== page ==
National Runaway Safeline

Drew O. is the May 2023 volunteer of the month

Thinking back to 2020, many nonprofits like the National Runaway Safeline (NRS) slowed or halted in-person volunteer opportunities because of the risks posed by the pandemic. Fortunately, NRS was able to quickly pivot to remote volunteer training and shifts, bringing into the fold new volunteers from the Chicago area and beyond. Among those who stepped up to help at that time is our May Volunteer of the Month, Drew O.  

 

Prior to the pandemic, Drew volunteered at homeless shelters and with a hospice organization. When those opportunities were no longer available, Drew sought a new meaningful experience where he could give back – from home. He recalls that NRS was one of the few organizations that was accepting new volunteers at the time, and he recognized serving as an NRS Crisis Center volunteer and interacting directly with youth would be a fulfilling experience.  

 

Reflecting on his two years as an NRS volunteer, Drew appreciates that his interactions with vulnerable youth are all unique. Each person has their own, nuanced story, and Drew embraces the chance to help them however needed. 

 

Drew feels empathy and connection with the youth who contact NRS. As a teen, he endured mental health struggles and knows that being an adolescent or young adult today is particularly challenging. He recognizes there is tremendous value in having a safe space like NRS to talk through feelings and share ideas. With this understanding, Drew helps young people remain open to different perspectives and options.  

 

Drew finds the skills and qualities needed in the NRS Crisis Center, such as being non-judgmental and non-directive, are beneficial to his personal interactions. He has become a better listener, gives people space to process and respects other people’s abilities to resolve their issues, stepping in with support as needed.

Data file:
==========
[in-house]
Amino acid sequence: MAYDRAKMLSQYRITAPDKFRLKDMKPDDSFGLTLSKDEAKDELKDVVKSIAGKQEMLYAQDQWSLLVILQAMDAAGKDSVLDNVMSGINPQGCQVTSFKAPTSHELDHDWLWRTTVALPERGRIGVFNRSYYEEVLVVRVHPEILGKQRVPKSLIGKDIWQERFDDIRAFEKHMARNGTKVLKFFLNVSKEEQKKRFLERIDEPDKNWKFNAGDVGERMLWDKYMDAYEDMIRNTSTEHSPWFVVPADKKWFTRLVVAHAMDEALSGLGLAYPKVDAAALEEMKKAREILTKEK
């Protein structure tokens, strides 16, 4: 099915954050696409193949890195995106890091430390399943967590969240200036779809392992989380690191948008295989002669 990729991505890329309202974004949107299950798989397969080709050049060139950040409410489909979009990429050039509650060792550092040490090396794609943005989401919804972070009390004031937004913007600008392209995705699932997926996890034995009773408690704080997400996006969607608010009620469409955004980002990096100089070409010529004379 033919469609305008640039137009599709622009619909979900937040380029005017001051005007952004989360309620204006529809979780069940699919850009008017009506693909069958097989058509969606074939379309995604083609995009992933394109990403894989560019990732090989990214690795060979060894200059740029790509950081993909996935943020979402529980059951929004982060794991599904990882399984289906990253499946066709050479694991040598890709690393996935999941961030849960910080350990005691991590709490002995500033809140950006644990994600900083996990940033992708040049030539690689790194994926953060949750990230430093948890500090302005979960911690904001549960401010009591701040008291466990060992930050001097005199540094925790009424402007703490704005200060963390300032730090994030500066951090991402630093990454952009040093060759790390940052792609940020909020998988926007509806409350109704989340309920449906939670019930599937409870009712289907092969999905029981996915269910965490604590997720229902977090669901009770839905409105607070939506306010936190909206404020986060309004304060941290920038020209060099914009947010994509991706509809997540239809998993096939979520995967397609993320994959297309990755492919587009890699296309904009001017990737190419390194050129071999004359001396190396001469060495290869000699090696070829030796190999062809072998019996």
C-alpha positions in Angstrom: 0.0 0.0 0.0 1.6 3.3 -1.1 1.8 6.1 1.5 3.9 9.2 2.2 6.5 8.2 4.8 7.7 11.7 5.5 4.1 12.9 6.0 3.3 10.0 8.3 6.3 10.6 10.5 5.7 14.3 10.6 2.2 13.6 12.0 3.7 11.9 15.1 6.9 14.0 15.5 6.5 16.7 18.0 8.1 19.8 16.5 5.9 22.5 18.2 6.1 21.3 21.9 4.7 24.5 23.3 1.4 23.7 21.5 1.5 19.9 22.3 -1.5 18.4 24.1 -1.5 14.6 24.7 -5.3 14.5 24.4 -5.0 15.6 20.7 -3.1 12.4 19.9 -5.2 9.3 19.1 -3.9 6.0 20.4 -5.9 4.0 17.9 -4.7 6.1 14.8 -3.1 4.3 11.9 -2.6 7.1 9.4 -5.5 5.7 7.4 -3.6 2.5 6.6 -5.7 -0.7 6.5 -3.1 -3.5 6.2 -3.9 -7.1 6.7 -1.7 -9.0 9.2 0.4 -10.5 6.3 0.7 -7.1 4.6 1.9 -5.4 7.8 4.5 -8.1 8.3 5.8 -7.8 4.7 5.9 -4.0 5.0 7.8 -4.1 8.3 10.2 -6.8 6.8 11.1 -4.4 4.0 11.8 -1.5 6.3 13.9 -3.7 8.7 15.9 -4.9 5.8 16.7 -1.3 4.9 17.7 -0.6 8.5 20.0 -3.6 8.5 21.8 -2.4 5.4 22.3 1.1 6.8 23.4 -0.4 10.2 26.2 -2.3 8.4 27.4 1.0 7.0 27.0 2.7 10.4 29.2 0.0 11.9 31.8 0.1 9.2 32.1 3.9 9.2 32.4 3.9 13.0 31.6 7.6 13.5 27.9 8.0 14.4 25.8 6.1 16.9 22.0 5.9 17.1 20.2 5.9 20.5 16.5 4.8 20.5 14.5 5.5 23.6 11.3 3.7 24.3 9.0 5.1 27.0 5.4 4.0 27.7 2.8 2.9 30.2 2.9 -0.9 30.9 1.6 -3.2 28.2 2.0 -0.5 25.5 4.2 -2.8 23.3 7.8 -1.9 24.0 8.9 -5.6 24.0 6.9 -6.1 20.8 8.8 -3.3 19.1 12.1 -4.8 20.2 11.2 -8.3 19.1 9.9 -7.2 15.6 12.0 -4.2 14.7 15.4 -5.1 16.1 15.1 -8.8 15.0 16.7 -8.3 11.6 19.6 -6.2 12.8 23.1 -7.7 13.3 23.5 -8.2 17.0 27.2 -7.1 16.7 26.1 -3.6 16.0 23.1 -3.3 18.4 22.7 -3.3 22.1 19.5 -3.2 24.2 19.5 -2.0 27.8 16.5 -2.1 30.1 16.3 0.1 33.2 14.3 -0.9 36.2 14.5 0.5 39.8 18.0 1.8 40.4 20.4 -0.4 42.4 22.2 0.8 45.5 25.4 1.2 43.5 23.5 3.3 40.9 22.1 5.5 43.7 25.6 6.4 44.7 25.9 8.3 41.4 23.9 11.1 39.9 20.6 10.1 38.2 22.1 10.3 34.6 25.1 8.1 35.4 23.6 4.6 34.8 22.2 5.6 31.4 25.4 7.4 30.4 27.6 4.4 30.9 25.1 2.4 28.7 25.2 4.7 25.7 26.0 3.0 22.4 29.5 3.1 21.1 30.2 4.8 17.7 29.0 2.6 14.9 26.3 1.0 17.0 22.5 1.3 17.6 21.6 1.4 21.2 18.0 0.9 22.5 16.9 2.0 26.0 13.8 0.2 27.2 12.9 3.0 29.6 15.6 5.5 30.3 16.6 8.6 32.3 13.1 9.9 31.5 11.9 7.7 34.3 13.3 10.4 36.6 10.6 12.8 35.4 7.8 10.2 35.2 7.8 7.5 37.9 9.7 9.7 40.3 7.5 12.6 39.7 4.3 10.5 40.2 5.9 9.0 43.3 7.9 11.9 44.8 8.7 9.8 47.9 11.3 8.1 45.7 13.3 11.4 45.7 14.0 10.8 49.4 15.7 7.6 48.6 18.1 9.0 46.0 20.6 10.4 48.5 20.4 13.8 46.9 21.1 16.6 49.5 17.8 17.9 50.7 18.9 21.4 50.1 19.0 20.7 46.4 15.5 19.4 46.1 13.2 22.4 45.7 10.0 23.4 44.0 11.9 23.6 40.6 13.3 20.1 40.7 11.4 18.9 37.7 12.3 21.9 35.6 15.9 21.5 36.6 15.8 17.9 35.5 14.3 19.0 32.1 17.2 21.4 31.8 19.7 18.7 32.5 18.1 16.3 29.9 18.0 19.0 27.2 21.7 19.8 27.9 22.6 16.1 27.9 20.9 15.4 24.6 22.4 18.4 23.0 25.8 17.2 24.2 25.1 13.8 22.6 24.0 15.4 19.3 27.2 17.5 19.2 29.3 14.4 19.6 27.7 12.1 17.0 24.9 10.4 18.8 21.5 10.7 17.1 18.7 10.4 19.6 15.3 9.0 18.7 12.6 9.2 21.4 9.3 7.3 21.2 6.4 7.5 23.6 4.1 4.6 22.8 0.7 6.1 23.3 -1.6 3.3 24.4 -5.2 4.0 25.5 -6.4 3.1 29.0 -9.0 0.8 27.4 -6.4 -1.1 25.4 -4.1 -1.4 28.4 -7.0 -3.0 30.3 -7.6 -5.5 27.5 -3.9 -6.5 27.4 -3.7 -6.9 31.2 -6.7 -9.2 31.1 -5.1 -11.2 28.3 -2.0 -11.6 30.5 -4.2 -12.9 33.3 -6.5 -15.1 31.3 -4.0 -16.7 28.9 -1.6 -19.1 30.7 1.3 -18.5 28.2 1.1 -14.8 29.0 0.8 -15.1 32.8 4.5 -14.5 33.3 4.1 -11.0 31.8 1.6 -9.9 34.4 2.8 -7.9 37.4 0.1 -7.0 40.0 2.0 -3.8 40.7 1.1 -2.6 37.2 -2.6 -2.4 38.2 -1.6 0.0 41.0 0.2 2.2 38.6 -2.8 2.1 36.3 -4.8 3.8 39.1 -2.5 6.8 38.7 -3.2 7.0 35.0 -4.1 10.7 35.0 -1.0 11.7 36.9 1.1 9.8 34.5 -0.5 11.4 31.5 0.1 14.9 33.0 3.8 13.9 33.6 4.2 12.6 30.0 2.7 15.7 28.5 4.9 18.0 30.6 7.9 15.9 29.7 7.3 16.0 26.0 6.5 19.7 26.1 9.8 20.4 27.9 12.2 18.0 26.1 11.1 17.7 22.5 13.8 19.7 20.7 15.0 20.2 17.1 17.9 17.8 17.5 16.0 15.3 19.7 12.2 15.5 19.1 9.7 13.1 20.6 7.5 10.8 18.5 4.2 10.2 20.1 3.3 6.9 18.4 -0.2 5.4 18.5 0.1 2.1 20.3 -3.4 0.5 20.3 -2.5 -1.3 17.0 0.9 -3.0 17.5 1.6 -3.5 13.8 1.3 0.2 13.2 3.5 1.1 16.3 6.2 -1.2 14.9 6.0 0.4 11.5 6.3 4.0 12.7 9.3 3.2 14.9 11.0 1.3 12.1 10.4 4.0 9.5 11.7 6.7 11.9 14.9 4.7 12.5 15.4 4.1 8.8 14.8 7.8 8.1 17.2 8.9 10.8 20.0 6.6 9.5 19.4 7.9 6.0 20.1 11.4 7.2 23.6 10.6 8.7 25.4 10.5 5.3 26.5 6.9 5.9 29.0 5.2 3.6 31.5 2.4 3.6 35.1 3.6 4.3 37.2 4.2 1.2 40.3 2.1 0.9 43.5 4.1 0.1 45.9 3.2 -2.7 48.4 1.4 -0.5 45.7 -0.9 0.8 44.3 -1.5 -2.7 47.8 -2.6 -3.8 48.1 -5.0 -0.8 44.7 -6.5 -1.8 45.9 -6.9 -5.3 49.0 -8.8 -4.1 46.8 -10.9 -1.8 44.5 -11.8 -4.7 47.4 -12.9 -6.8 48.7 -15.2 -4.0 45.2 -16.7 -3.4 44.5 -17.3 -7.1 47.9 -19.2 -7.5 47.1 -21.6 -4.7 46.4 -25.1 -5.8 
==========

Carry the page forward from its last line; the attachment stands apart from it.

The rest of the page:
Professionally, Drew is an electrical engineer with experience in networking and virtual reality system design. One of the more memorable projects he has contributed to was the development of a wing-suit simulator; the device gives users the experience of gliding down a mountain without the real-life danger of being suspended hundreds of feet in the air.  

 

When not working or volunteering, Drew indulges his love of Rock and Blues style music. He has more than ten years of experience playing Stratocasters (a type of electric guitar) and has been a member of a band.  

 

Considering becoming an NRS volunteer? Drew suggests you go for it. He has said that his role in the Crisis Center and the interactions he’s had with many young people make him feel as though he is truly making a difference. To learn more about NRS volunteer opportunities, visit 1800RUNAWAY.org/volunteer.  

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